"...fabulous direction by David Wolber on a heartbreakingly idyllic set (designed by Monica Spencer)...  Audience members feel the incredible grit tinged with vulnerability in Lissie, the warmth of the kindhearted, earnest Billy, and the pain of the selfless, stoic but hurting Roger... an emotional, beautiful, haunting journey that is hard to forget."  -Patti Smith in Damn Arbor

Friday, January 3, 2020

The Gun Show heads to Vermont!

In January 2020, I headed to snowy Vermont with actor Andrew William Smith to share The Gun Show at Putney School and Middlebury College (as part of their 21st Century Theater Festival).  Thank you for inviting us out to have this conversation with your community, Michole Biancosino!

A beautiful, snowy walk through Middlebury!

The Gun Show at Middlebury College.

The Gun Show team, plus producer Michole Biancosino and colleague Pia Wilson, at Middlebury working on a  new play commission!

Andrew and I teach workshops while we're here...

Andrew and the script at Putney School.

Wednesday, January 1, 2020

A Look at 2019!

I'd like to end 2019 by saying THANK YOU to all the wonderful folks I've had the privelege of working with this year. And to all of you who have graced me with your friendship!

I'm very grateful for this life I've cobbled out... living on the farm here in Oregon with family and animals, finding inspiration in the Portland theater community, and working all over the place.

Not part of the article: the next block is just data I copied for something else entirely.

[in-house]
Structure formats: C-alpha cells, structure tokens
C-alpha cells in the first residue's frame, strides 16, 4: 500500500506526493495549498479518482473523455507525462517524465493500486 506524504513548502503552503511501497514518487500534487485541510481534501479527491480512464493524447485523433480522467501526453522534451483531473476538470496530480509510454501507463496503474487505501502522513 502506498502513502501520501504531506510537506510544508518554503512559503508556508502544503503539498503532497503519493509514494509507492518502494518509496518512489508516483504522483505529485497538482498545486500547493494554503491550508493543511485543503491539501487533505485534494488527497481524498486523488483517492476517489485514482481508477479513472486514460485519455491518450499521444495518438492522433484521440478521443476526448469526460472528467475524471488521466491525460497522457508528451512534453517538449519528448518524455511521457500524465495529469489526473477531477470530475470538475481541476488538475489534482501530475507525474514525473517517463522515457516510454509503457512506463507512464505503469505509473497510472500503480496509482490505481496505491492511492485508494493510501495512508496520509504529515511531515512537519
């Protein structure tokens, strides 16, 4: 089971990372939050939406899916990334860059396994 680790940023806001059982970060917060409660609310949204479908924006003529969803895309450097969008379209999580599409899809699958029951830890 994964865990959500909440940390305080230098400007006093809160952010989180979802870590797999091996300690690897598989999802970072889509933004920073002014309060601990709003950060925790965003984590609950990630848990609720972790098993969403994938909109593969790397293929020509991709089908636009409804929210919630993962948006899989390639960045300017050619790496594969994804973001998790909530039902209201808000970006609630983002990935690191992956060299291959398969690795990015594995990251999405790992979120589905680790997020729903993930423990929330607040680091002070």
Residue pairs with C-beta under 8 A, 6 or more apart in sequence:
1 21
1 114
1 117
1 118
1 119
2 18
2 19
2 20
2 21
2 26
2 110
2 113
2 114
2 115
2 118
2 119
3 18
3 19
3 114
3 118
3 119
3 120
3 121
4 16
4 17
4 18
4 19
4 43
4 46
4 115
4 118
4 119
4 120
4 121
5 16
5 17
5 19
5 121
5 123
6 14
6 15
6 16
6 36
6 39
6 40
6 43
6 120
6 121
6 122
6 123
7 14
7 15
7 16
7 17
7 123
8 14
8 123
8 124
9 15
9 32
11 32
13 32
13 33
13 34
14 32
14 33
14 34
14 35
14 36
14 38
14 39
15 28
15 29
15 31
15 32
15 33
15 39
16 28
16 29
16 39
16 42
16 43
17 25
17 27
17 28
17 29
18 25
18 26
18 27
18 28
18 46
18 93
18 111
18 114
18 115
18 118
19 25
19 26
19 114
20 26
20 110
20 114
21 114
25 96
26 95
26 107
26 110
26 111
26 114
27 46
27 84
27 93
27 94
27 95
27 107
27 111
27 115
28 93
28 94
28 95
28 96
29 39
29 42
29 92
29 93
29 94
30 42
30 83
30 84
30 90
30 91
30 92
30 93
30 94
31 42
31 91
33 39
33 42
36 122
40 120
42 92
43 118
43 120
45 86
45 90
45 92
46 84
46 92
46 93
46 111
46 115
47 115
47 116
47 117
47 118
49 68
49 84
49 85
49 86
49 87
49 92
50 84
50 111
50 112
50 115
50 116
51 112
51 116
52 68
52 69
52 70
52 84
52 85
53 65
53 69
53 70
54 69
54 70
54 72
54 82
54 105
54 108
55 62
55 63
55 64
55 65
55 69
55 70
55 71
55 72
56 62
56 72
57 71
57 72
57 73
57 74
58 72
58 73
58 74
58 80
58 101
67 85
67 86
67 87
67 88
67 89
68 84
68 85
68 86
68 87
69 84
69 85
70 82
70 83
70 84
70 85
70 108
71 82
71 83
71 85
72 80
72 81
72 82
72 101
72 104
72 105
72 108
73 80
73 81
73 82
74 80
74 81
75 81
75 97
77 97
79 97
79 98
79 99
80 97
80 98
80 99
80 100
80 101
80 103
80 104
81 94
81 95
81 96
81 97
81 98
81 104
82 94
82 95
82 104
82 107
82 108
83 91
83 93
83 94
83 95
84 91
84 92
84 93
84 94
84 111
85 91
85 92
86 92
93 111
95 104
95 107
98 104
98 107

Special thanks to my folks, for their help and encouragement, and to Samara Harris, my agent, for her support!

Here are some of the happy highlights from this year, and a few pictures to go along with them.

PLAYS:

Apple Season at New Jersey Rep.

Apple Season at Riverside Theater in Iowa City.

Apple Season at Riverside Theater in Iowa City.

Apple Season at Moving Arts in Los Angeles.
APPLE SEASON: My three-person play about a woman and her brother and their friend attempting to come to terms with the devastating events of their shared childhood received a rolling world premiere from the National New Play Network! I wrote and rewrote and discovered so much in the process of seeing these three productions brought to life. Many thanks to my teams at New Jersey Repertory Theater, Riverside Theater in Iowa City (directed by Adam Knight), and Moving Arts in Los Angeles (directed by Darin Anthony and produced by Cece Tio-- and it was such a joy to work with those two again!).
The Gun Show at Uprising Theater in Minneapolis.

THE GUN SHOW: The Gun Show was published by Samuel French this year, and had a bunch more productions -- both the solo version, and the duo version with me in it. I did the duo version in Tulsa, Oklahoma, then spent a month in Pittsburgh, doing it with Quantum Theater (with one night in West Virginia!). Andrew William Smith (who performed the show in Pittsburgh) came out to Ashland, Oregon to do it with me in June -- and it was very special to share it with that community, which has come to mean so much to me. Harold Hynick brought the solo version to Missouri Valley College, and the first female actor tackled the role of "the playwright" at Uprising Theater Company in Minneapolis.